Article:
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Watermill Theatre - Jane Eyre

29th October to 2nd November 2018

Review from the Newbury Weekly News.

Stripped back classic

The Watermill's three-hander delivers the essence of Charlotte Bronte's Jane Eyre in just over an hour

Jane Eyre, at The Watermill, Bagnor, from Monday, October 29, to Friday, November 2

It began with a black backdrop and several boxes… the three actors enter and there is a babble of sound as they all speak together until a bell tolls and the story of Charlotte Brontë's best-known heroine begins.

This adaptation by Danielle Pearson, directed by Chloe France, is Jane Eyre stripped to the bone, taking a mere 70 minutes to cover her tale, from miserable childhood and school to her meeting with the man who puts love back into her life, a love that brings heartache, but finally a happy ending.

In an after-show discussion, the audience heard that a technical rehearsal shortly before the opening night ran half-an-hour over the scheduled time, necessitating even more cutting back, but the result was a play that had the audience riveted from start to finish.

Inevitably, some characters were missing, but it didn't matter, for the essence of the story was there and in the safe hands of Rebecca Tebbett (Jane Eyre), with Wreh-Asha Walton and Alex Wilson taking on the other roles between them.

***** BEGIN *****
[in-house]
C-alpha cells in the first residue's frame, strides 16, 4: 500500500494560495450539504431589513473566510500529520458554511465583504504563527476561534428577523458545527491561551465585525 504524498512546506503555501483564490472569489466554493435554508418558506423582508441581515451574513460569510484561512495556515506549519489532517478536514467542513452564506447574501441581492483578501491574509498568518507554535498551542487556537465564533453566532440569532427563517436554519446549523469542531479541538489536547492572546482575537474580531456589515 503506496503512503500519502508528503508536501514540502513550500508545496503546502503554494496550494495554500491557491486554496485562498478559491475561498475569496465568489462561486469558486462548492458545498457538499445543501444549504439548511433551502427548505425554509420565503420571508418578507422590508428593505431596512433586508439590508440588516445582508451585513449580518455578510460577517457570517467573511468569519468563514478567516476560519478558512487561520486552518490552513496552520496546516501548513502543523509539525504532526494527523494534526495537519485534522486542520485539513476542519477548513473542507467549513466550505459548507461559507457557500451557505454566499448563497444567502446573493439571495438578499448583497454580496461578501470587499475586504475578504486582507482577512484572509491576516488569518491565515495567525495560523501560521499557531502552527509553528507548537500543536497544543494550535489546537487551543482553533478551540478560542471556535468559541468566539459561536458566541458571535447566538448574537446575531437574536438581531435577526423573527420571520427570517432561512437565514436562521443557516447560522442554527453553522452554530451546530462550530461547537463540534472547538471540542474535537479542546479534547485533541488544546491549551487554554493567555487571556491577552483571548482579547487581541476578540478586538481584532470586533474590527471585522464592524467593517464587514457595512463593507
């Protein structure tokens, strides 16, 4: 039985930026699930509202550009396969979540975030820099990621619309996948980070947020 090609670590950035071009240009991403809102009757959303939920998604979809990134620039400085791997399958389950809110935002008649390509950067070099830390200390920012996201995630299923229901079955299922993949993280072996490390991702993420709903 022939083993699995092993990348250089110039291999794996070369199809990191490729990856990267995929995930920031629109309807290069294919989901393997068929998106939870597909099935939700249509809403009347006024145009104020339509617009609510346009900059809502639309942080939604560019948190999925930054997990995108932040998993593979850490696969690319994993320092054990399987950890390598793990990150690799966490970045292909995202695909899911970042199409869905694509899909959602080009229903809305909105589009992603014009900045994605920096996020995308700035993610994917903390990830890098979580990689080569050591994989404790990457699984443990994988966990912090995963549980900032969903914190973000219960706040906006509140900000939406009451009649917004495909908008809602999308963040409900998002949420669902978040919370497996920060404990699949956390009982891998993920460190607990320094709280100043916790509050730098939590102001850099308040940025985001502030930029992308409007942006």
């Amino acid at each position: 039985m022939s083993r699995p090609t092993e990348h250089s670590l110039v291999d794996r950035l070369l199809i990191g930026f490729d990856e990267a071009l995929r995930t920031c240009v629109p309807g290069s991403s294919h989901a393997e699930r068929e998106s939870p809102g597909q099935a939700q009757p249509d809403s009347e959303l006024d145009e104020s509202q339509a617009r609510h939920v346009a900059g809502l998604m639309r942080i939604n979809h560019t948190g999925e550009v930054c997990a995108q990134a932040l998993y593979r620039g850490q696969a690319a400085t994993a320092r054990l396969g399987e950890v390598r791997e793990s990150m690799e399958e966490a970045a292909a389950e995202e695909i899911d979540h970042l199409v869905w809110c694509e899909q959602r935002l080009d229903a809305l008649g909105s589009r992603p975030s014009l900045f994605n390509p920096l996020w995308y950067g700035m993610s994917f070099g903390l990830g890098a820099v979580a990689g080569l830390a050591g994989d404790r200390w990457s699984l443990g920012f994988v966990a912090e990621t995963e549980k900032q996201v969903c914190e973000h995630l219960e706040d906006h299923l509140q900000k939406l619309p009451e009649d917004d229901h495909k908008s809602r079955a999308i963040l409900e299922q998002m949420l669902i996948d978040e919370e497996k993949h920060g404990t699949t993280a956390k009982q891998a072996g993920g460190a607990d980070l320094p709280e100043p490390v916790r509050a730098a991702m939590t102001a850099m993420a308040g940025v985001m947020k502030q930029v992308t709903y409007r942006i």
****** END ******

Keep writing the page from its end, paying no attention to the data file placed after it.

It was a marathon performance from all three, for they never left the stage. Tebbett was superbly cast as Jane, bringing her reserved-but-determined character to life, throughout all that was thrown at her, just as readers of the novel will have imagined her.

Alex Wilson was equally excellent in his several roles, as Jane's early tormentors, the zealous St John in later years, the occasional coachman and, of course, Rochester.

The scene between Wilson and Wreh-Asha Walton that had him standing centre stage conducting a dialogue that moves seamlessly between the different characters they played was quite astonishing.

Wreh-Asha (Arabic for 'living life') Walton was superb in every part she played, from the anxious housekeeper Mrs Fairfax, to Rochester's first wife, the wild, passionate Bertha. This was a quieter portrayal of Rochester's crazed, locked-away wife, with less mad screaming and clawing and more intense passion – even singing – as she sees Rochester again, but Walton made her entirely believable.

With the barest minimum of props, the cast brought Jane's story to life, making this a most enjoyable 70 minutes.